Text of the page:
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Notes on Manuel Avila Camacho and Miguel Alemán, 1940-1946

Manuel Avila Camacho (1940-46)

From Puebla. General in the Revolution. He was known as "The Gentleman President." During the 1940 presidential election, when asked about his views of the Church-State conflict, he stated "Soy Creyente, " (I am a believer), thus pacifying some Catholic opponents. His opposition from the right was General Juan Andreu Almazán and from the left, Francisco Múgica. The Partido Acción Nacional (PAN), formed in 1939, had no candidate but many of its members supported Almazán. The quasi-fascist movement, Sinarquismo, was of great concern to liberal and conservative politicians, in part because of the mystery surrounding it, but it did not play an important role in the election, which was a foregone conclusion.

During his presidency, 12 million acres of land was redistributed. He reduced the constitutional demand for "socialist education" by appointing a conservative as Secretary of Education. Before his term ended, Article 3 requiring that education be "socialist" was amended to change "socialist" to scientific. Fidel Velásquez, with the support of the Avila Camacho administration, became head of the Confederación de Trabajadoes Mexicanos, the nation's largest union. Velásquez wsas not as radical as the former leader, Vicente Lombardo Toledano. The Instituto Mexicano de Seguro Social (IMSS) was created in 1943. In World War II, Mexico was pro-Allied. In December, 1941, Mexico broke diplomatic relations with the Axis. In 1942, German submarines torpedoed two Mexican oil tankers. War declared. In September, 1942, Avila Camacho called together all the ex-presidents and dislayed them on a balcony of the National Palace to demonstrate unity. He brought ex-president Lázaro Cárdenas into his government as Secretary of War. Secretary of Government Miguel Alemán was charged with preventing subversion. Mexico cooperated extensively weith the ion with US. It sent a fighter squadron to the Pacific; rearranged its economy to produce for the war effort; and agreed to the bracero program, the sending Of workers to the US.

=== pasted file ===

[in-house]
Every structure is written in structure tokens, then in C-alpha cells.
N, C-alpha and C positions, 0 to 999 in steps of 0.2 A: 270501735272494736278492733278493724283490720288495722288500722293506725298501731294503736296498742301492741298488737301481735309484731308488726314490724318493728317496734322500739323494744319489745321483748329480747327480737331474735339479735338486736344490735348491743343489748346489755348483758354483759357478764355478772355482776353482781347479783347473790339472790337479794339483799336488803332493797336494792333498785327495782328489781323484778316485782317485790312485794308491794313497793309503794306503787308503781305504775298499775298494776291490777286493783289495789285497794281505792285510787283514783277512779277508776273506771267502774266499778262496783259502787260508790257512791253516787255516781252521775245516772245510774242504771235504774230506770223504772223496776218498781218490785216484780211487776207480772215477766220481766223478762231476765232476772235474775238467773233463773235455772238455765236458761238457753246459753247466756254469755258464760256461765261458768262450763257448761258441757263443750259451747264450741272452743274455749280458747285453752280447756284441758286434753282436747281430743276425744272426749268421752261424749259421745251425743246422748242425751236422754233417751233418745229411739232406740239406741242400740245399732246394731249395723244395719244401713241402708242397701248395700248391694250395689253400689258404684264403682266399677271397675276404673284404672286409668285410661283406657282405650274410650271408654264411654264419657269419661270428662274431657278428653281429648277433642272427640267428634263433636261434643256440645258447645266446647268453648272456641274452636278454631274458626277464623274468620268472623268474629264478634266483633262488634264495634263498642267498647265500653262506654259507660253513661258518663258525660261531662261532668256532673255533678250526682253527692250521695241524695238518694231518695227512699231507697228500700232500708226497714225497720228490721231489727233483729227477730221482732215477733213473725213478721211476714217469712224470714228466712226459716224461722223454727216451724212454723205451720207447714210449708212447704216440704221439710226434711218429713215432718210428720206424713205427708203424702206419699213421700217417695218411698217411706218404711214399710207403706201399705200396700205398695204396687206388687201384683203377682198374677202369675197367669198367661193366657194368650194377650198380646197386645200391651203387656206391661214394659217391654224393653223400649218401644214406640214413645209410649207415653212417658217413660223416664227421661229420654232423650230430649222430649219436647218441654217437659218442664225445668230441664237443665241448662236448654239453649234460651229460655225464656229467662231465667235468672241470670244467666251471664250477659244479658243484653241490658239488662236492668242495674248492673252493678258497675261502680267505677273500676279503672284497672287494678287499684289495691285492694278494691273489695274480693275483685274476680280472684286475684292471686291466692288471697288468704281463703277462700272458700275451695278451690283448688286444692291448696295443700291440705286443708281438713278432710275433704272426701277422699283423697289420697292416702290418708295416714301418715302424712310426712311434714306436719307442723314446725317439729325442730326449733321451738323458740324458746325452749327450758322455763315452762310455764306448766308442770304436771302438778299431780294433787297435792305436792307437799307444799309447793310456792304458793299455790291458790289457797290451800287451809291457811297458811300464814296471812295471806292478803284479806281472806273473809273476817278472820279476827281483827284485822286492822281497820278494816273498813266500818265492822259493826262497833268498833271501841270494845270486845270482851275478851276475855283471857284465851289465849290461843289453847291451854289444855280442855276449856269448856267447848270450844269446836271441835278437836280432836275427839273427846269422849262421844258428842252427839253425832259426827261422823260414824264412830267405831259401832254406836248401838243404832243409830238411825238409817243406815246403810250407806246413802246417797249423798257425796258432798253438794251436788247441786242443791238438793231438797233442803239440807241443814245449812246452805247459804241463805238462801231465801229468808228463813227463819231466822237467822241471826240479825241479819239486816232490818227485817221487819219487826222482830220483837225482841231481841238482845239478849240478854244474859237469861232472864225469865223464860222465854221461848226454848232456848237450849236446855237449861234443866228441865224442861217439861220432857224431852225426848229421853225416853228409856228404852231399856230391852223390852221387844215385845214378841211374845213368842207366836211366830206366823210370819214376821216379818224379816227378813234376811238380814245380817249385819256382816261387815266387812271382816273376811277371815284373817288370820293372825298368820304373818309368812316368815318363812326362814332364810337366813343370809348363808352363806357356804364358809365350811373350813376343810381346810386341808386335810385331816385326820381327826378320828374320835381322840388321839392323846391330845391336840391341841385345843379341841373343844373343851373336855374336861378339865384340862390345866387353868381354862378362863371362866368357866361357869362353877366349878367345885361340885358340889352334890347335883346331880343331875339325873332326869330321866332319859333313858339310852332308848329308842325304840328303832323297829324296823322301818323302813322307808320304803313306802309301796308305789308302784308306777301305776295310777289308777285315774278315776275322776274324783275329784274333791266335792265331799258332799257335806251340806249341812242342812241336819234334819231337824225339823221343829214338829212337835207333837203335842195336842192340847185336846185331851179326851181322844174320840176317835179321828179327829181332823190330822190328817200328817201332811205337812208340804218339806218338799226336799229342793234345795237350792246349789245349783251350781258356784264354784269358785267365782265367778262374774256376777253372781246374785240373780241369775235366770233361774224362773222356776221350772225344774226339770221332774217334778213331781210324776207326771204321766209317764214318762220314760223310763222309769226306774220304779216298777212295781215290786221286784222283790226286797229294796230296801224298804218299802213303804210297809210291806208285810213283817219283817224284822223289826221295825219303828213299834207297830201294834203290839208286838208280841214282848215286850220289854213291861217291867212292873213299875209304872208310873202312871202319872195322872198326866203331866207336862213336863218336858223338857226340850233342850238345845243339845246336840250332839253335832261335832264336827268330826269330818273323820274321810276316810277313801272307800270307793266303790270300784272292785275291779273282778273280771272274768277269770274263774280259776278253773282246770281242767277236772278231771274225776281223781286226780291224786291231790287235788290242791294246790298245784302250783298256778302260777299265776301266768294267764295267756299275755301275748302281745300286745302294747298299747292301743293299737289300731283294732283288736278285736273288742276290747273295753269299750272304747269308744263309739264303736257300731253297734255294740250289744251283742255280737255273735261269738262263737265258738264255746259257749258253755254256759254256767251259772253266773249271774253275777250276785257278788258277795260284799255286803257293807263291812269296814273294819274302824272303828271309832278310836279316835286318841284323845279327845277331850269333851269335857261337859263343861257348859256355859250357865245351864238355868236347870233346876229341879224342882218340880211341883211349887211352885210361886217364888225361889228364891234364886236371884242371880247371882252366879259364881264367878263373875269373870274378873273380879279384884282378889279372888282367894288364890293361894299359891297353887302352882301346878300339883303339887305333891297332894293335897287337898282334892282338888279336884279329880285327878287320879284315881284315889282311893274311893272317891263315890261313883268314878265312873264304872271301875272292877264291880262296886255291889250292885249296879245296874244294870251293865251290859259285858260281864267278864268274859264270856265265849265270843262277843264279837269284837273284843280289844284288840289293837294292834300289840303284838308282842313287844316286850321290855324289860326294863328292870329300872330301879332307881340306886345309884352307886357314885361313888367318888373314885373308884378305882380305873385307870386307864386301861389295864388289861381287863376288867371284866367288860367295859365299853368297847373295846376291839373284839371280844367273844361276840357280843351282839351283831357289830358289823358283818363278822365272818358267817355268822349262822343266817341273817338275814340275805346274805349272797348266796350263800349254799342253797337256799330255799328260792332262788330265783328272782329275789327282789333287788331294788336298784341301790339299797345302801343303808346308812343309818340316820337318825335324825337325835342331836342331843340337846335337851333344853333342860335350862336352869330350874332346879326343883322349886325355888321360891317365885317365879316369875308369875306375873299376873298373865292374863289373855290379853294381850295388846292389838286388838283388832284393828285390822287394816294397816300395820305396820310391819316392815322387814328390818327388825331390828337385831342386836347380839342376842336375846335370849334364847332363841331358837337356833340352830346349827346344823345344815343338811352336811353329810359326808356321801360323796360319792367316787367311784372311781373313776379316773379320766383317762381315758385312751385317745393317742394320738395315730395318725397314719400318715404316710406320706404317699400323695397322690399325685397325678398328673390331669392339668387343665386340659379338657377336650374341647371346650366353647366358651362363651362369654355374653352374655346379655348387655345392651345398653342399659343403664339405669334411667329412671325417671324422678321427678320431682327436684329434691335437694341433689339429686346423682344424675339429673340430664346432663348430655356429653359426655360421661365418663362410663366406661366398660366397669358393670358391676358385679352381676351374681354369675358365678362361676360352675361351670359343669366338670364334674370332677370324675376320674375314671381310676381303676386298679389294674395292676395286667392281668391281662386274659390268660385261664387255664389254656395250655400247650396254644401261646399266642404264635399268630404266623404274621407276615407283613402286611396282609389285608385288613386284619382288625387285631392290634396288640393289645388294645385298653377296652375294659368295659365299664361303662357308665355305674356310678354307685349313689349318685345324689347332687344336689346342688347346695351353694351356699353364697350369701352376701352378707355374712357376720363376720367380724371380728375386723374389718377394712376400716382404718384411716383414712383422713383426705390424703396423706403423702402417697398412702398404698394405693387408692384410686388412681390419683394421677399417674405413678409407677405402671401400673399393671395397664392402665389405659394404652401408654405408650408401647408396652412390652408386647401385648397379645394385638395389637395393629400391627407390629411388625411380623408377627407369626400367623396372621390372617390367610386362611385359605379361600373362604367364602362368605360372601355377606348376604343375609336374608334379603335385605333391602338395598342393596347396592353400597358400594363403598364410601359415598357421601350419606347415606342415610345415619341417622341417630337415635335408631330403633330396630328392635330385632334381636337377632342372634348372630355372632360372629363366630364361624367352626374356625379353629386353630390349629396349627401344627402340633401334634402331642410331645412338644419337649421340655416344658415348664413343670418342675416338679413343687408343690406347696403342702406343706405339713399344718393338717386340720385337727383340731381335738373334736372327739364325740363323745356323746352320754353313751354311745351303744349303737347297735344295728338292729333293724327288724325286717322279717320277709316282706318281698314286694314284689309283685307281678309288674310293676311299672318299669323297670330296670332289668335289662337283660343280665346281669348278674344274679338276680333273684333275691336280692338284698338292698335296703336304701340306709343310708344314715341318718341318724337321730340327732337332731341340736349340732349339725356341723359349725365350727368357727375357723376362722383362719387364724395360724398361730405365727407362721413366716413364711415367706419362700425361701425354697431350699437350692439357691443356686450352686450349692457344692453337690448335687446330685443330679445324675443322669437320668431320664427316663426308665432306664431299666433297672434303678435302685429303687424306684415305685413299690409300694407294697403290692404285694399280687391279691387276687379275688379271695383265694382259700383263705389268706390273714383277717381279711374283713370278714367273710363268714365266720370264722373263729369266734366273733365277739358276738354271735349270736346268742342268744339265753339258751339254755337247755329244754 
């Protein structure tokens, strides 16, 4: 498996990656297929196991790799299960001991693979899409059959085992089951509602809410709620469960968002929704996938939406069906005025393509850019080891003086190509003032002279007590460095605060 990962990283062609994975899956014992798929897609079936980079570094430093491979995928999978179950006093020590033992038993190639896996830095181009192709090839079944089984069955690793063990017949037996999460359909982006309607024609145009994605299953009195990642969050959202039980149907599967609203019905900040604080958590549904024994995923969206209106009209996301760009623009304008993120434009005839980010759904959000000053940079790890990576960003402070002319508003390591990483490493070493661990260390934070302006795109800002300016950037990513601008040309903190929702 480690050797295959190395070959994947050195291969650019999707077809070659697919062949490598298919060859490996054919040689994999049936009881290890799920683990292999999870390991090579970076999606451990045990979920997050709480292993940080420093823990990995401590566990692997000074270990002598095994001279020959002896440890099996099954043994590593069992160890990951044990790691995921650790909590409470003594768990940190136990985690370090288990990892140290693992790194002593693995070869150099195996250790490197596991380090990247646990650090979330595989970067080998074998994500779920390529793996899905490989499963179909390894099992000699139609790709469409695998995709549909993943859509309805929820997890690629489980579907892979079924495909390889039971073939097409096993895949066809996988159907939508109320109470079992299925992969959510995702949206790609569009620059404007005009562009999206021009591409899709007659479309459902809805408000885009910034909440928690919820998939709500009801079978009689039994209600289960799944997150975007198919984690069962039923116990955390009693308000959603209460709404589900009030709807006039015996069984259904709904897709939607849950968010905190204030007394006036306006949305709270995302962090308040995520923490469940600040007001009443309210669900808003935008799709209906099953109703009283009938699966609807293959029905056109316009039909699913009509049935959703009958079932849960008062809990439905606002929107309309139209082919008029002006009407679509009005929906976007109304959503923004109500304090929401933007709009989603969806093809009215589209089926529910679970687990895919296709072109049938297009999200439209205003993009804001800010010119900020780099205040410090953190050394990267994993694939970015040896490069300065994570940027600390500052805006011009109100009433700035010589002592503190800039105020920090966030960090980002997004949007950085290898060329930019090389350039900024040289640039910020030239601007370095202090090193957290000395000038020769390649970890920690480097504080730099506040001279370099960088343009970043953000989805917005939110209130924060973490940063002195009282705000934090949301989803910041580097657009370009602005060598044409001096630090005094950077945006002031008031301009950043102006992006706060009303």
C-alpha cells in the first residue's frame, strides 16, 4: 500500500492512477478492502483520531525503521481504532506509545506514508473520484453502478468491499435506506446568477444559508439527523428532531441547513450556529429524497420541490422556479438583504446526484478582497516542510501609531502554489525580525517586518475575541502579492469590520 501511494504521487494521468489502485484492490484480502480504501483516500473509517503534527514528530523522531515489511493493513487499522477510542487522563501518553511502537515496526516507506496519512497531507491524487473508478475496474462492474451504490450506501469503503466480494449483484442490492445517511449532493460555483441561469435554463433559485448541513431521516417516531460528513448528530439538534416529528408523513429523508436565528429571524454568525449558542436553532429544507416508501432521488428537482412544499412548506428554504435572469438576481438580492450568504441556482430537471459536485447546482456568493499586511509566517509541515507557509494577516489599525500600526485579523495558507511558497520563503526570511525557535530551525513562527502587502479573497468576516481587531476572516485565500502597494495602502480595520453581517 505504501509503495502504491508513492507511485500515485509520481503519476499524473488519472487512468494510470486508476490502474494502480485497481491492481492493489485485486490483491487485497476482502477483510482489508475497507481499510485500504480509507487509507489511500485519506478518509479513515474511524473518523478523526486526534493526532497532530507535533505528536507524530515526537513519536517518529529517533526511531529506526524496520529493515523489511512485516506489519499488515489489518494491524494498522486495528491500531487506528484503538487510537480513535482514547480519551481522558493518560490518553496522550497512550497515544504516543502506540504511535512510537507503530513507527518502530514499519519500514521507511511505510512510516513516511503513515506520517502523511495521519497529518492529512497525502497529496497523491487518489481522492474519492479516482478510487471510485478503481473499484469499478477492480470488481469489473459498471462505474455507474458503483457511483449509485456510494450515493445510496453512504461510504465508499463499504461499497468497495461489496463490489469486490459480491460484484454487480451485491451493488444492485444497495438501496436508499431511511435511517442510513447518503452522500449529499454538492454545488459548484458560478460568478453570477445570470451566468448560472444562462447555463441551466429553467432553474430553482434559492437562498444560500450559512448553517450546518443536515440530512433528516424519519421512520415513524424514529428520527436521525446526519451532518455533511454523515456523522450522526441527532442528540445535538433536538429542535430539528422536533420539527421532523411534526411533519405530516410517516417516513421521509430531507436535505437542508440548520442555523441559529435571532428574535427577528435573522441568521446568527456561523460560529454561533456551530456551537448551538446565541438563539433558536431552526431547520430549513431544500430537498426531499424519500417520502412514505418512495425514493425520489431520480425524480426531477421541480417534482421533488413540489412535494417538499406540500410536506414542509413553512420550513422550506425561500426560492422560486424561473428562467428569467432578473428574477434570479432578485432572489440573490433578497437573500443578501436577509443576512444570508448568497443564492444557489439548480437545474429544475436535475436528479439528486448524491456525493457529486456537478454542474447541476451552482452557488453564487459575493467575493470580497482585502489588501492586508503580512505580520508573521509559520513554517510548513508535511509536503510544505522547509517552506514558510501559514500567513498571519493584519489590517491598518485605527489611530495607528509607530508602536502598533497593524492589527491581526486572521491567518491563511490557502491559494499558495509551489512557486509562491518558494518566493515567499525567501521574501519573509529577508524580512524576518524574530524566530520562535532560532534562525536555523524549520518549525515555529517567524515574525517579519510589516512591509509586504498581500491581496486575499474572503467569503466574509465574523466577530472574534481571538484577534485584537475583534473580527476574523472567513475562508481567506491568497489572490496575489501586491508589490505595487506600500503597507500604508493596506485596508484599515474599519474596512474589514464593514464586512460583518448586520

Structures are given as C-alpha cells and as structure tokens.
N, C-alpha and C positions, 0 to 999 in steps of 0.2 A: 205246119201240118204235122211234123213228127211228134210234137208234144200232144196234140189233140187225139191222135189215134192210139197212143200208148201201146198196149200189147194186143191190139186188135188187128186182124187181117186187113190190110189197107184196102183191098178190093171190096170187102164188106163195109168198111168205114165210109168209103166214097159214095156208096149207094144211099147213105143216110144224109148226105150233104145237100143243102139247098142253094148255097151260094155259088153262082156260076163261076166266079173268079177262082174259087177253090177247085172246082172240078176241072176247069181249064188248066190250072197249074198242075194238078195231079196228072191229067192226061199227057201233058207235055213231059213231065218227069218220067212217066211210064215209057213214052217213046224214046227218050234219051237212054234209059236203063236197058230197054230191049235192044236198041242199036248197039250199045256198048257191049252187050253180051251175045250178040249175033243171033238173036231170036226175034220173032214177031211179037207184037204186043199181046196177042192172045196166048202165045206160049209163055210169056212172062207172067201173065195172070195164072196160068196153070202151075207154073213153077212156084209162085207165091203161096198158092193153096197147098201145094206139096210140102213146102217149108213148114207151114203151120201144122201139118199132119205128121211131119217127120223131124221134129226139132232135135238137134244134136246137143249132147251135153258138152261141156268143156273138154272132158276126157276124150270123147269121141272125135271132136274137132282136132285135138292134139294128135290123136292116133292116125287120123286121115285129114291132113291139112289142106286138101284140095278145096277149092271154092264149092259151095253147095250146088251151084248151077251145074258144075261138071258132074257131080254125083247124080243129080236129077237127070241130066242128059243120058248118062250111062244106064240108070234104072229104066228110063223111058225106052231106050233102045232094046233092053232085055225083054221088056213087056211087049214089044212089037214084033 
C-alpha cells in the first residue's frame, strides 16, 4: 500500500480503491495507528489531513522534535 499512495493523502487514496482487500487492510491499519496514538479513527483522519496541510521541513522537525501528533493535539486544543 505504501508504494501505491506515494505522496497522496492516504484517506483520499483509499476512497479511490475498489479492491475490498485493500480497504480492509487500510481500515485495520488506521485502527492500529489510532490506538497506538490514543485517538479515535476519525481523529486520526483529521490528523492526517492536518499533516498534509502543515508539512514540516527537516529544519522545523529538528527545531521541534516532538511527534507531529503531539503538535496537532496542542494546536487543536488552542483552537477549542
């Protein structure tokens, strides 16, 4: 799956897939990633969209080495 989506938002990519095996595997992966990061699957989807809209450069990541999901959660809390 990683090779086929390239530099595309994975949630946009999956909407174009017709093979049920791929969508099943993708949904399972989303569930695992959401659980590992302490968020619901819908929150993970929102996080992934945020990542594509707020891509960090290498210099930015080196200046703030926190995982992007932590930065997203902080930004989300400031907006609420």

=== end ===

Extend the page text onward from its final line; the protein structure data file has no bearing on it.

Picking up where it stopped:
The government launched it import substitution plan, protecting Mexican enterprises against foreign ones with the goals of substituted domestic manufactures for imports. Nacional Financiera, the development bank, was established in 1933. A new charter in 1940 gave it the power to regulate national securities market in addition to making loans.

In 1942, the Confederación Nacional de Industrias de Transformación (CNIT) was created; it represented the "new" manufacturers, many of which were created because of the war.

In 1944, a law was passed to require that the majority of the capital in mixed-enterprise firms be Mexican.

National income in 1940was 6.4 billion pesosand rose by 1945 to 18.6 billion.

In 1946, the Partido Revolucionario Instituicional was created from the Partido de la revolución Mexicana, representing a shift in emphasis. The revolution was now considered permanent.

In the 1946 elections, Ezequiel Padilla, a former cabinet official "lost" to Miguel Alemán. The PAN elected its first deputies

Miguel Alemán, 1946-52

He was conservative and pro-business. His regime was noted for its corruption. The military budget was reduced to less than 10% of total. By 1952, about 7% of the budget was being spent for public works such as the Morelos dam on the Colorado river, the Falcón in the lower Rio Gande valley, on modernizing the railway system, paving roads from Mexico City to Alcapulco and the Pan-American highway. Completed paved roads increased from 2,500 miles to 10,000 miles by 1952. Tremendous expansion of electricity. The oil monopoly, PEMEX, expanded. Bought Gulf Oil's Mexican holdings. The government used cheap electricty and low taxes to further economic development. Alemán built the Ciudad Universitaria for the national university south of Mexico City.

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